Demi's fellow judge, Britney, faced some especially tough decisions on Wednesday with her Teens, arguably the strongest category on the show. It was a little shocking that Britney opted to eliminate the two most Bieber-esque (read: potentially girl-vote-garnering) boys in the category, cheeky rapper James Tanner and floppy-haired moppet Reed Deming. But it was a relief that she decided that there was room on the show for both Beatrice Miller and Carly Rose Sonenclar, somewhat similar 13-year-olds with old souls, and for at least one boy, Season 1 InTENsity singer-gone-solo Arin Ray, also an amazing young talent. Britney's one (relatively) weak link now is Diamond White--another contestant who started off with a fantastic audition but then backslid in the Boot Camp/Judges' Houses rounds.

However, the in-the-rough Diamond still has a lot of potential, and with a final foursome like this, it could very well be Britney's competition to lose this season.

And then were L.A.'s underdogs, the Over-25's. L.A. never wanted this motley crew in the first place ("It's not a secret that this is not my favorite category," he grumbled Wednesday, rudely), but for a man so seemingly uninvested, he did for the most part make the right calls this week. Much to my delight, he kept Elton-esque, glitter-exploding showboater Jason Brock, who I am sure will make the live shows all the more exciting, and 40-year-old face-tattooed rocker Vino Alan, whose brooding bad-boy persona is sure to court that all-important cougar vote. David Correy was an obvious choice given that, at age 26, he is L.A.'s youngest and therefore, at least hypothetically, "hippest" contestant. (David was actually the first one L.A. put through.) On the other side of that spectrum was 37-year-old country traditionalist Tate Stevens, not hip by any means...but L.A. is a businessman, and he must have realized that America is currently buying what Tate and Epic Records could soon be selling--and that with only one other solo contestant, Willie Jones, representing the country genre in Season 2, Tate could easily corner the country-fan demographic. I personally would have put smooth soul crooner Daryl Black, one of the show's purest voices, in Tate's place. ("I really respect L.A., but today he made a mistake," Daryl said--and I agreed.) But I suppose Daryl is more the type who goes far on "The Voice," not "The X Factor." I'll just count my blessings that the loathsome oversinger Tara Simon, despite all of her aggressive efforts, failed to make L.A.'s cut. She claimed, "He just got rid of someone who could have been a Kelly Clarkson...that's his decision to live with." Oh, I think L.A. will live with it just fine. I know I will.

As for Simon's Groups, before the Canadian broadcast was shut down in a panic, we did find out that trio Lyric 145 (the combination of rapstress extraordinaire Lyric Da Queen and zombie-eyed hip-hop duo ONE4FIVE) and skate-park brats Emblem3 had made it through, and that Dope Crisis had, unsurprisingly, been cut. Simon's prefab girl group LYLAS seem like shoo-ins for one of the two remaining mystery spots, but who will snag the other spot--Season 2's other prefab group, boy band Playback, or country-crooning family act Sister C? I'd prefer the latter, but I think Simon will keep Playback due to his massive ego and inability to admit that he made a mistake when he put those boys together. Plus, we all know that Simon has never been a big fan of country music.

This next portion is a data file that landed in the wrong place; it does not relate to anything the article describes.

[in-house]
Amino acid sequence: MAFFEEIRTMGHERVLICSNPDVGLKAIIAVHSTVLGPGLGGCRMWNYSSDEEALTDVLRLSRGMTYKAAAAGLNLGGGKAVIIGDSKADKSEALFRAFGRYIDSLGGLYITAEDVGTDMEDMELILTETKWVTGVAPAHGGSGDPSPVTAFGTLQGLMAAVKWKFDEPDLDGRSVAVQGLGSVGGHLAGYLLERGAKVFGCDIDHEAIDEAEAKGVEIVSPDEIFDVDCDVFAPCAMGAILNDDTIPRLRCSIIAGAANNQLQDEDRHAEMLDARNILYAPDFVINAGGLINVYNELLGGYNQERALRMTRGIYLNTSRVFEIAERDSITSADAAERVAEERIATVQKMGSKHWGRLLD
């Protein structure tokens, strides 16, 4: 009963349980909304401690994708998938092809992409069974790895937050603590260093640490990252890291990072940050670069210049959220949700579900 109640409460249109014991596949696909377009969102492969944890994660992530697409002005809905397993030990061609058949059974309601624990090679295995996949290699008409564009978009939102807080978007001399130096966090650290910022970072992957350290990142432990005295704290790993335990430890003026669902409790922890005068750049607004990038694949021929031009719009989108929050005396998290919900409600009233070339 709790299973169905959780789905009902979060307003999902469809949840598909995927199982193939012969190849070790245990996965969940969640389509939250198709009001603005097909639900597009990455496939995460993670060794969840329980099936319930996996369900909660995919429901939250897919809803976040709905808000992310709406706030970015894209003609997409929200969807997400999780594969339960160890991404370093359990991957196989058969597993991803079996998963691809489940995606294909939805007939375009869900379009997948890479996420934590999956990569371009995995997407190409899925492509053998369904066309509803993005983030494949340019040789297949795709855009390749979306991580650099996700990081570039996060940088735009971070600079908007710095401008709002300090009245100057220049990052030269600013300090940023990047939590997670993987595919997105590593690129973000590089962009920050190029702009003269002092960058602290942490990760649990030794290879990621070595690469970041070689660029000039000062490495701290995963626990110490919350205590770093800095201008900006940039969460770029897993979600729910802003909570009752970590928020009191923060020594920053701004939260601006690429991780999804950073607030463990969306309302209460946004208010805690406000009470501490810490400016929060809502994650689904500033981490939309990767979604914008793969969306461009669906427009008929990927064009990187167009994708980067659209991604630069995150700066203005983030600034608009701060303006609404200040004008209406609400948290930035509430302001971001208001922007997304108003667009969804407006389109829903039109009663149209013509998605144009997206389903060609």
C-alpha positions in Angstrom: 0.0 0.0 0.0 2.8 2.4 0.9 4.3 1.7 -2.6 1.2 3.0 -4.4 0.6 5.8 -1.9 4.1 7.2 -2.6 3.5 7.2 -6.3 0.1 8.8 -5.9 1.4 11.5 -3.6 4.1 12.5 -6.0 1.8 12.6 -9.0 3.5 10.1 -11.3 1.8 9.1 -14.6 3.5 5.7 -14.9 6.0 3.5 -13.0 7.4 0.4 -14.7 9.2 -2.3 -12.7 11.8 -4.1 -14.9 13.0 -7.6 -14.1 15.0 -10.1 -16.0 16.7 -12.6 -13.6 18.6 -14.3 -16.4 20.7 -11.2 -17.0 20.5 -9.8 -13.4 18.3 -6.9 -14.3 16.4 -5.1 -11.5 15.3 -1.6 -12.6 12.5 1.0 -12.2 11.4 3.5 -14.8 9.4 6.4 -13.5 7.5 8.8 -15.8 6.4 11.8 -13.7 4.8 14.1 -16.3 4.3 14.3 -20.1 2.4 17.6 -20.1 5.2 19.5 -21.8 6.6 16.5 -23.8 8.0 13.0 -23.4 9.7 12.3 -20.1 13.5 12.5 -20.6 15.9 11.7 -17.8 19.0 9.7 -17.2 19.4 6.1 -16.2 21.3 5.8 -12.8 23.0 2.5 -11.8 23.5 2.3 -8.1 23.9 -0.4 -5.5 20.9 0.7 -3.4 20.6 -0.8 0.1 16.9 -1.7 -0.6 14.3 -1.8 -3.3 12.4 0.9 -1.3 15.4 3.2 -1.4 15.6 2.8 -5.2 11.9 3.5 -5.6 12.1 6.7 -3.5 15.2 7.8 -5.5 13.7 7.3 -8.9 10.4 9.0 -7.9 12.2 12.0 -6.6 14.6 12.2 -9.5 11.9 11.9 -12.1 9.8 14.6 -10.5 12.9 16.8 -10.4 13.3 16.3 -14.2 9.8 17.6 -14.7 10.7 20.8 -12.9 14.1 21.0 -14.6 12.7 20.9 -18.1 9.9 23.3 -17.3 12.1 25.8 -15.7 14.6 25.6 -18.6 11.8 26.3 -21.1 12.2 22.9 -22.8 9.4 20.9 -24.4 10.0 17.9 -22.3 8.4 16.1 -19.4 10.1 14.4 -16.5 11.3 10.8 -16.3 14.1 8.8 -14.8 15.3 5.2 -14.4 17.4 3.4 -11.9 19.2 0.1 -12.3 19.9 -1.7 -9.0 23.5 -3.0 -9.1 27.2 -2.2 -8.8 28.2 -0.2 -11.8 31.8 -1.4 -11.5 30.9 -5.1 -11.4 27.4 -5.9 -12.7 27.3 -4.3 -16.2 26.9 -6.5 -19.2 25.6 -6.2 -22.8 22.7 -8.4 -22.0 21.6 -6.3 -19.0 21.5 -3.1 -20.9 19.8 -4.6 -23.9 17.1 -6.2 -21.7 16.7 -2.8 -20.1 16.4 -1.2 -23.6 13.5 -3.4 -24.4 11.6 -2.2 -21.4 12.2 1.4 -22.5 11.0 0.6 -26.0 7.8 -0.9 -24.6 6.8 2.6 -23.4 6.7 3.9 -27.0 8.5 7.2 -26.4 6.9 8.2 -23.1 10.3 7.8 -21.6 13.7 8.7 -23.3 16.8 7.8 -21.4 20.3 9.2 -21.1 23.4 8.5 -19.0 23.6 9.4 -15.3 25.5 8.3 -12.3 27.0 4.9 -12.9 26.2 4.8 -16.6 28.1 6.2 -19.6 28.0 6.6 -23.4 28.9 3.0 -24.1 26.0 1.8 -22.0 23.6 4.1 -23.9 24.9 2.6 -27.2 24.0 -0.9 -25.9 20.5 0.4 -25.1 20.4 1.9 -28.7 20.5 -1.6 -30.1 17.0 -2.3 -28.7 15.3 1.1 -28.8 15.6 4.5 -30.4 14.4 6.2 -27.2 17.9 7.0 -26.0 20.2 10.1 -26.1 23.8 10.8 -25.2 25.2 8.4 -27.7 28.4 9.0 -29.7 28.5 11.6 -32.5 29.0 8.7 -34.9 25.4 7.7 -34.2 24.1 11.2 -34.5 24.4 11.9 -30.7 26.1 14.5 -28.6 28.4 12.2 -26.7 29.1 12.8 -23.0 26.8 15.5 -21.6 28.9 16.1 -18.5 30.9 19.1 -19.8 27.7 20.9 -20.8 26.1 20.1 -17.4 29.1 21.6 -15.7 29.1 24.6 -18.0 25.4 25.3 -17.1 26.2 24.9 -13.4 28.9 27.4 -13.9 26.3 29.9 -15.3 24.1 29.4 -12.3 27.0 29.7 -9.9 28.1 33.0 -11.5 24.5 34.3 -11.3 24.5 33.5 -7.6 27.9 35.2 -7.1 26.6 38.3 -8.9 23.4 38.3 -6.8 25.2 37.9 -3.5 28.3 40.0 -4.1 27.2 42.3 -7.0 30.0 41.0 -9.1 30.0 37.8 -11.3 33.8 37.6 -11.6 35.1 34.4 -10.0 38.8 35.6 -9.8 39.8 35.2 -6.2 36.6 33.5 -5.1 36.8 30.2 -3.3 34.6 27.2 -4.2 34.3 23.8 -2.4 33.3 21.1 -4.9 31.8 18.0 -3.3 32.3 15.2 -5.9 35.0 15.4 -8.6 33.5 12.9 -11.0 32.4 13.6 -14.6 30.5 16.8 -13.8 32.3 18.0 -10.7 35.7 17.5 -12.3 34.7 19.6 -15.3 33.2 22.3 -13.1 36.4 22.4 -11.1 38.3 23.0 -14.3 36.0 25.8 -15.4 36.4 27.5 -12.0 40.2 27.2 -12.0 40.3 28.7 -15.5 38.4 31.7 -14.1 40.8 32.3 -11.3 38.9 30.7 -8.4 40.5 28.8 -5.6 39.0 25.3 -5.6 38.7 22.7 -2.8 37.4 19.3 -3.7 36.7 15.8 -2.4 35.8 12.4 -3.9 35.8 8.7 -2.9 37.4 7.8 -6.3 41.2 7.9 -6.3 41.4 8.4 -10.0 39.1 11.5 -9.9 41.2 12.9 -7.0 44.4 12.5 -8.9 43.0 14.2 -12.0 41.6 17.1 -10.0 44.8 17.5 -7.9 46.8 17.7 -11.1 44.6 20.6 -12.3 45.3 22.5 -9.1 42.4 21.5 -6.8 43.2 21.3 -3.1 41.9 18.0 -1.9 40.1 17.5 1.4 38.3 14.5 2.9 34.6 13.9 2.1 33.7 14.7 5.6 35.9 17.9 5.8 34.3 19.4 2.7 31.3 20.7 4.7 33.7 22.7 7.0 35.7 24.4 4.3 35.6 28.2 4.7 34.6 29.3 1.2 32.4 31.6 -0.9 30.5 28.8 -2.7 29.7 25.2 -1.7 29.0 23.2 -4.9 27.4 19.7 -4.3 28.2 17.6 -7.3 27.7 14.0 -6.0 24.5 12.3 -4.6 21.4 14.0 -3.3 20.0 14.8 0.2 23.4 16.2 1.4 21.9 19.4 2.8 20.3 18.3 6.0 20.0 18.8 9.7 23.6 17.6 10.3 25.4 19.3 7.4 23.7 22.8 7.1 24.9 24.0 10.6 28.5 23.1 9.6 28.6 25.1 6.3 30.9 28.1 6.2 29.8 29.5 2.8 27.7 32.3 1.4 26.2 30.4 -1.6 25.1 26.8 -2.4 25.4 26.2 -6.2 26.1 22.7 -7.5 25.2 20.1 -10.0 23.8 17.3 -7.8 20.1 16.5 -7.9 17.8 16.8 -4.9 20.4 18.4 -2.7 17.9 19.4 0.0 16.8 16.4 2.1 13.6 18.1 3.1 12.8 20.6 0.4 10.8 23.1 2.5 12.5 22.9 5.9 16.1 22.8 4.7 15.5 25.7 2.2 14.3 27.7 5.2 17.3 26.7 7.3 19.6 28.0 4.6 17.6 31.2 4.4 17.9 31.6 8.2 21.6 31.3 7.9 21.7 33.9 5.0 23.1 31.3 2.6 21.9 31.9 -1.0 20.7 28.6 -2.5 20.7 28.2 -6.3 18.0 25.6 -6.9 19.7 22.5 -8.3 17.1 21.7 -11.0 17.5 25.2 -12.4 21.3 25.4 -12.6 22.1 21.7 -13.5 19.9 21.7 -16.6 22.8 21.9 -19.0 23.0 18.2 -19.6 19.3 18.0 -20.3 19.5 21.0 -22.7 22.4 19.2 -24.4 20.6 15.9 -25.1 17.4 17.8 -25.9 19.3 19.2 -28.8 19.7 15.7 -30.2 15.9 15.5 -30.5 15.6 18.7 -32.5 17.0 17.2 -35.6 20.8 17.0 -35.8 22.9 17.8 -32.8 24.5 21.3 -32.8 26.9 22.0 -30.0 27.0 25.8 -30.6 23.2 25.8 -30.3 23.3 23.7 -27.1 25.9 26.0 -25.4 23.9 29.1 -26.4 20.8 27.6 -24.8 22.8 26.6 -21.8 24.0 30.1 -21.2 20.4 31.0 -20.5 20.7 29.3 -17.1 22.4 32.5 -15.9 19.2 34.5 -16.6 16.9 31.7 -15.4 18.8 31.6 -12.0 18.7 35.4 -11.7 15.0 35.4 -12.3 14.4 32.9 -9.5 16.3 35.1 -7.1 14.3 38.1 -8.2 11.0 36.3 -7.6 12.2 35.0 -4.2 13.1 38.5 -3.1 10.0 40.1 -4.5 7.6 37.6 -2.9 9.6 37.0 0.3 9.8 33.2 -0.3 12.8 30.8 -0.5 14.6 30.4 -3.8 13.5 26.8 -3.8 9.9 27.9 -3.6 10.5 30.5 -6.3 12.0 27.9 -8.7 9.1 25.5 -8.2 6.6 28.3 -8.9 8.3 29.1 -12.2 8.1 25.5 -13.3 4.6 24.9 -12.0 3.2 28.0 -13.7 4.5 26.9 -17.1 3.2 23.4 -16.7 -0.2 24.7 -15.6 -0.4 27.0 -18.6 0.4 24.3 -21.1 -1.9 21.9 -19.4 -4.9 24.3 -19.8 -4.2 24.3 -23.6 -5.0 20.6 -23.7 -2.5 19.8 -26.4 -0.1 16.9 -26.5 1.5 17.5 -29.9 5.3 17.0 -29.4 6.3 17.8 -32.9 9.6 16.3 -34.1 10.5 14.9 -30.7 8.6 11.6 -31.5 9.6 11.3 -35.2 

So there you have it. For you south-of-the-Canadian-border superfans who still want to see (not just read about) all of the reveals, or who are particularly keen to find out what happened with the Groups, tune in next Tuesday. Otherwise, "The X Factor" return, live, after the World Series, on November 1. The long break and this week's disaster are sure to hurt the series' momentum, but maybe the time off will give all of the top 16 the time needed to hone their craft (and maybe give Simon some time to cool down, because he must be pretty heated right now). In the meantime, here's a cribsheet of the four teams as we know them, with each team ranked from my personal favorite to least favorite:

TEENS (mentored by Britney)
Beatrice Miller
Carly Rose Sonenclar
Arin Ray
Diamond White

YOUNG ADULTS (mentored by Demi)
Jennel Garcia
Willie Jones
CeCe Frey
Paige Thomas

OVER-25's (mentored by L.A.)
Jason Brock
Vino Alan
David Correy
Tate Stevens

GROUPS (mentored by Simon)
Lyric 145
Emblem3
+ two more TBA

Admin
January 24, 2013

Seal of the United States Internal Revenue Service. The design is the same as the Treasury seal with an IRS inscription.

The Internal Revenue Service plans to appeal a federal district court judge’s surprise ruling last Friday that it lacks the authority from Congress to regulate tax preparers and it has asked that judge to suspend his injunction blocking the regulations while it pursues that appeal. In a motion filed yesterday with Washington D.C. Federal District Court Judge James E. Boasberg, the IRS argued that it has a “reasonable likelihood” of winning its appeal and that the public will suffer “irreparable harm” if his injunction isn’t suspended. With the tax filing season due to begin on Jan. 30th, the filing said, the injunction will cause a “substantial disruption to tax administration” and “massive confusion” for both tax preparers and the public.